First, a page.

Desert dust impacts on human health: An alarming worldwide reality and a need for studies in West Africa

Florence de Longueville, Pierre Ozer, Seydou Doumbia, Sabine Henry

    Research output: Contribution to journalArticlepeer-review


    High desert dust concentrations raise concerns about adverse health effects on human populations. Based on a systematic literature review, this paper aims to learn more about the relationship between desert dust and human health in the world and to analyse the place of West Africa as a study area of interest. Papers focussing on the potential relationship between dust and health and showing quantitative analyses, published between January 1999 and September 2011, were identified using the ISI Web of Knowledge database (N = 50). A number of adverse health effects, including respiratory, cardiovascular and cardiopulmonary diseases, are associated with dust. This survey highlights obvious dust impacts on human health independently of the study area, health outcomes and method. Moreover, it reveals an imbalance between the areas most exposed to dust and the areas most studied in terms of health effects. None of these studies has been conducted in West Africa, despite the proximity of the Sahara, which produces about half of the yearly global mineral dust. In view of the alarming results in many parts of the world (Asia, Europe, America), this paper concludes by stressing the importance of carrying out impact studies of Saharan dust in West Africa, where dust events are more frequent and intense than anywhere else.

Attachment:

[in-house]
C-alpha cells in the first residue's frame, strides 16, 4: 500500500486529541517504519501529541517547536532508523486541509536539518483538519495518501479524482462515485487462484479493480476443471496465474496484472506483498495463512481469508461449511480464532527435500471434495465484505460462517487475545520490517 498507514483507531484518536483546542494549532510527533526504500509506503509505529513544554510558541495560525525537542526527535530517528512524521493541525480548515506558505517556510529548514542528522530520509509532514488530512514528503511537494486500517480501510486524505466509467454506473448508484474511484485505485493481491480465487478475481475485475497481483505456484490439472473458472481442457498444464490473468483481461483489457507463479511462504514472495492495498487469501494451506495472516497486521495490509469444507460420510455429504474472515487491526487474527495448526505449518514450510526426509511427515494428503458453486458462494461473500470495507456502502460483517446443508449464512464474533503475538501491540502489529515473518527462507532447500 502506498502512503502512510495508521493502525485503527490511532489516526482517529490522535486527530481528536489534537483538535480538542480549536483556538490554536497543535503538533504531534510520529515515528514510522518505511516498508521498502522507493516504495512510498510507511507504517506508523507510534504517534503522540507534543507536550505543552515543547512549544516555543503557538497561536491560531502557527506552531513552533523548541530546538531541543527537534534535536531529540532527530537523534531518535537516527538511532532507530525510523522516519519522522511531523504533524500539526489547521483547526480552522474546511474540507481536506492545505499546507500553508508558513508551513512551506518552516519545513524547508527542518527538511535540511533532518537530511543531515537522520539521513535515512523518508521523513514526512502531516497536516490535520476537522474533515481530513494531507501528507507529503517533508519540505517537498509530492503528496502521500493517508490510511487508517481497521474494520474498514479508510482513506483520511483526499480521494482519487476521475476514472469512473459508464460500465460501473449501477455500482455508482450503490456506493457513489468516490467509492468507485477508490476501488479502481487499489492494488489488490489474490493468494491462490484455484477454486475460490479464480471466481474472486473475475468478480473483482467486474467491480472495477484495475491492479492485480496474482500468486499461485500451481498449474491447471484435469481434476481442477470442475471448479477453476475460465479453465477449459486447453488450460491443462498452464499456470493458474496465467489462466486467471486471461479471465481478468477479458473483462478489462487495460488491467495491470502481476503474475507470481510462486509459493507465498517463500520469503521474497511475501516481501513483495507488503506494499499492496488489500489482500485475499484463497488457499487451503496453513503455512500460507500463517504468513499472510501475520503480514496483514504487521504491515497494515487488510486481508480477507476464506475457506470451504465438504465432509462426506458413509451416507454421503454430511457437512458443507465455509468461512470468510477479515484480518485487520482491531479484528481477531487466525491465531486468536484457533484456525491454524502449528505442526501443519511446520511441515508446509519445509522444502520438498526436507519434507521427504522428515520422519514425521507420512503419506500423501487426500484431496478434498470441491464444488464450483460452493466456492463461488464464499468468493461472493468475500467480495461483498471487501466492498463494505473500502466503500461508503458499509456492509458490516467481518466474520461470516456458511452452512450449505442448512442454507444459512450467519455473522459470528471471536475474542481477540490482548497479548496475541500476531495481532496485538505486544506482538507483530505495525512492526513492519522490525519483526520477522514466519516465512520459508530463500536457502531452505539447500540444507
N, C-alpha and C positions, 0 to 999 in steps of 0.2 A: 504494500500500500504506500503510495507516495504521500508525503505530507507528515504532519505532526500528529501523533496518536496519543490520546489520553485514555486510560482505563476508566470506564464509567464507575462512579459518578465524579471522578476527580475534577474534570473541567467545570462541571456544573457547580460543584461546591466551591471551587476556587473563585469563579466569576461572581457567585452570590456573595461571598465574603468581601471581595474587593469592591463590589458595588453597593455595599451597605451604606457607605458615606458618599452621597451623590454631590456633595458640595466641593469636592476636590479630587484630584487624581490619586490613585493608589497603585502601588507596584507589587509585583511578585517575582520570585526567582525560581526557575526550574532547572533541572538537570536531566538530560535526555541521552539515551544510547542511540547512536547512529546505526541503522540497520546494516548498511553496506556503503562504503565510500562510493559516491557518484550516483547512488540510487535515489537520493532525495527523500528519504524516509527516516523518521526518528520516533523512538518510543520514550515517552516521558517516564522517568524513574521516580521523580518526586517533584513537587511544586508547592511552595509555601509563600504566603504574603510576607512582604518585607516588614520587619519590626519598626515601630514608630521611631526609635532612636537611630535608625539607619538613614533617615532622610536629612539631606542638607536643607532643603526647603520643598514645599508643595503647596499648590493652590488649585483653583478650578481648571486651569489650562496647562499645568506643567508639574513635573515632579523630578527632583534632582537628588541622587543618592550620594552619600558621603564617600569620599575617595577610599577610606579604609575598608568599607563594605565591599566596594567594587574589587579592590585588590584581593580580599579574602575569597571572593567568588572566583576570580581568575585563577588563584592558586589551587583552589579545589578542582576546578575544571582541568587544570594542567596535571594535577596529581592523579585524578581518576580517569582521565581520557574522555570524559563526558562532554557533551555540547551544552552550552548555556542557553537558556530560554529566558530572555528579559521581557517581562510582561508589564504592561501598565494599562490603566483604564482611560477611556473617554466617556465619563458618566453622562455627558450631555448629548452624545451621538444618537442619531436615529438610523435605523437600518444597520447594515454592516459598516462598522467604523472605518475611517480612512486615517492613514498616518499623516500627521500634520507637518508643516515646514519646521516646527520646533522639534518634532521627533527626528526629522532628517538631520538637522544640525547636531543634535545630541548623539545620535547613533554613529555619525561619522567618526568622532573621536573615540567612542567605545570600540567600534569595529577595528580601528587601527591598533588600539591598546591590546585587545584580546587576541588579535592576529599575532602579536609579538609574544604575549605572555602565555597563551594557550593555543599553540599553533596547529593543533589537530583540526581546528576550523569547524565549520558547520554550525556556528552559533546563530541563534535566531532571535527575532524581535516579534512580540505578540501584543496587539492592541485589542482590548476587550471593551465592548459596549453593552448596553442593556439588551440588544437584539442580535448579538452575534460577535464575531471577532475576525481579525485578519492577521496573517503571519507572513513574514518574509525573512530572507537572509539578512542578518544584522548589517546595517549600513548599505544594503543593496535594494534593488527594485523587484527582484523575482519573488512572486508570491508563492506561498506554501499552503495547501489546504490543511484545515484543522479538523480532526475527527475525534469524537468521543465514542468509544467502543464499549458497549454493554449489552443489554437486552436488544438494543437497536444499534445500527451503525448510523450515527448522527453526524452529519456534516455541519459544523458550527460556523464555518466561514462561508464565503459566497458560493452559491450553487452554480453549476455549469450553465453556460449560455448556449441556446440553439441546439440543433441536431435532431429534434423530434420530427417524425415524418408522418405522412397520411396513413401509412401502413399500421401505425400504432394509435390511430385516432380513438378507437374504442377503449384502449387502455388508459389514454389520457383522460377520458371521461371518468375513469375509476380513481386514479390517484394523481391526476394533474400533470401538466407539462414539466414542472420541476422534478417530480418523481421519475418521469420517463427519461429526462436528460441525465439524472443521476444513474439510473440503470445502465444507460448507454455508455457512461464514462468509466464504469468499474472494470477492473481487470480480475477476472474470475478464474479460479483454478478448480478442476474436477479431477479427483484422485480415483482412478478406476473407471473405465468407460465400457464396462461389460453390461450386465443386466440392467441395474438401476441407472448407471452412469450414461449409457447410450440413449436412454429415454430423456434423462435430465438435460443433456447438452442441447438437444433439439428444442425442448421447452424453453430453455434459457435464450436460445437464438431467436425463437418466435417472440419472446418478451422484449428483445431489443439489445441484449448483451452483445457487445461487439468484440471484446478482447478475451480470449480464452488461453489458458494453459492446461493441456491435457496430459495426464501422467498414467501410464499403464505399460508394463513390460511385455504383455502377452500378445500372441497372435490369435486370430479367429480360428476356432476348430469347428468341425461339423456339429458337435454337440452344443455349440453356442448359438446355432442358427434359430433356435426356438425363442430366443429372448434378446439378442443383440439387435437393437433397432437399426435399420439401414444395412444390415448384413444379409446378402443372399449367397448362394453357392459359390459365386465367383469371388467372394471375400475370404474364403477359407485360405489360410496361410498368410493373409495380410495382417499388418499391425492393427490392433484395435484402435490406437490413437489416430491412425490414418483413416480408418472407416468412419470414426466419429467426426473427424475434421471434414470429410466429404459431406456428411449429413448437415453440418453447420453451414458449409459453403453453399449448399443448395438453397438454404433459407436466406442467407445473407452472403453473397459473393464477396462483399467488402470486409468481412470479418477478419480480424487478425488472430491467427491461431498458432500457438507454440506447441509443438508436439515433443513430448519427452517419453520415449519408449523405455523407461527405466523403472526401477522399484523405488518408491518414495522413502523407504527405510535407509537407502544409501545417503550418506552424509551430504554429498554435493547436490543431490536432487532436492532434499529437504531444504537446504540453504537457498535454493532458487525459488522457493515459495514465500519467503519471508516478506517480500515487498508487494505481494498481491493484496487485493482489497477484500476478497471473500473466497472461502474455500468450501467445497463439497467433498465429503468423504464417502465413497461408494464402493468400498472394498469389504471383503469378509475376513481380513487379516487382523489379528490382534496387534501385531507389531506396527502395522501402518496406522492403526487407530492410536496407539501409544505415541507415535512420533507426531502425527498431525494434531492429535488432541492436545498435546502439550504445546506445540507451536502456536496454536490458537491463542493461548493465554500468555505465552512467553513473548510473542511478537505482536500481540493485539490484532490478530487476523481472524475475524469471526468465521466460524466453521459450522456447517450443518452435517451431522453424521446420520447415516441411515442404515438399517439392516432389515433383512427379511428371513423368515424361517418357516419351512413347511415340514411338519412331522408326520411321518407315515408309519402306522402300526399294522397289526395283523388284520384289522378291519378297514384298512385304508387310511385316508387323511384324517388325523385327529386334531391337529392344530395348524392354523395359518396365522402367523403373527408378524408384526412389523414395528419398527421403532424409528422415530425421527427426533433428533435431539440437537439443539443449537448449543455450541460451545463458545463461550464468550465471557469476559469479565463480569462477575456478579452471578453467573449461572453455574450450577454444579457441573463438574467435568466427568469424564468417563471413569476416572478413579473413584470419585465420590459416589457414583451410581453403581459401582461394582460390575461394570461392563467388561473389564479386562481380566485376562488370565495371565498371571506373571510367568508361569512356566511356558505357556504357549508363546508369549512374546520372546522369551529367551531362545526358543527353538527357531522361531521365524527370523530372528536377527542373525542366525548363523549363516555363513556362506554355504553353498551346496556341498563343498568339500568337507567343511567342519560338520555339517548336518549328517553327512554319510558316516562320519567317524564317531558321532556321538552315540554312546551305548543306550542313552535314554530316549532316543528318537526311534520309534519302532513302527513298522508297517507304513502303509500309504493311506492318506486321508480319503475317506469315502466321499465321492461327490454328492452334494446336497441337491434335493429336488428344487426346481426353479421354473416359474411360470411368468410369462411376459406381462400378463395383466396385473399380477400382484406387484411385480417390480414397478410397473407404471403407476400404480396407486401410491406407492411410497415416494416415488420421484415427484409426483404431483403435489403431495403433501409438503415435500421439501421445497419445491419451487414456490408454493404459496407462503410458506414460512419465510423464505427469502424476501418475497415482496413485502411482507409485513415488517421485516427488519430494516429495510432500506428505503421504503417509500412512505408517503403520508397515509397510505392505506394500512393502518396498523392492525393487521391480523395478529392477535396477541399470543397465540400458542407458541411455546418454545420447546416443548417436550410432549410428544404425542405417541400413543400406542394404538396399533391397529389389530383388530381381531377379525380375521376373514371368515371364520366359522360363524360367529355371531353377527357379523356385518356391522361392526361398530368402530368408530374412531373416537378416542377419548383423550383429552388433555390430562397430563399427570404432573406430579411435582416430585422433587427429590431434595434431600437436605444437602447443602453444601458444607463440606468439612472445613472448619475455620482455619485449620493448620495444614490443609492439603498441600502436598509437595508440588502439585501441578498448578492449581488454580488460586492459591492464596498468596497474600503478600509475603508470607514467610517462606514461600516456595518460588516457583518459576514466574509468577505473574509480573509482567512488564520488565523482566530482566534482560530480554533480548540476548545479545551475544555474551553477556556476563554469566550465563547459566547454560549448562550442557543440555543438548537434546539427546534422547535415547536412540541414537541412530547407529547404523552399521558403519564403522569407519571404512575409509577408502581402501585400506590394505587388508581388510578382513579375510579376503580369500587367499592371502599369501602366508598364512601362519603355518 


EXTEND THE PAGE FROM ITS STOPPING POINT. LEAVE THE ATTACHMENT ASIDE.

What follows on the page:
Original languageEnglish
    Pages (from-to)1-19
    Number of pages19
    JournalInternational Journal of Biometeorology
    Issue number1
    Publication statusPublished - 1 Jan 2013


    • Desert dust
    • Health
    • PM
    • West Africa


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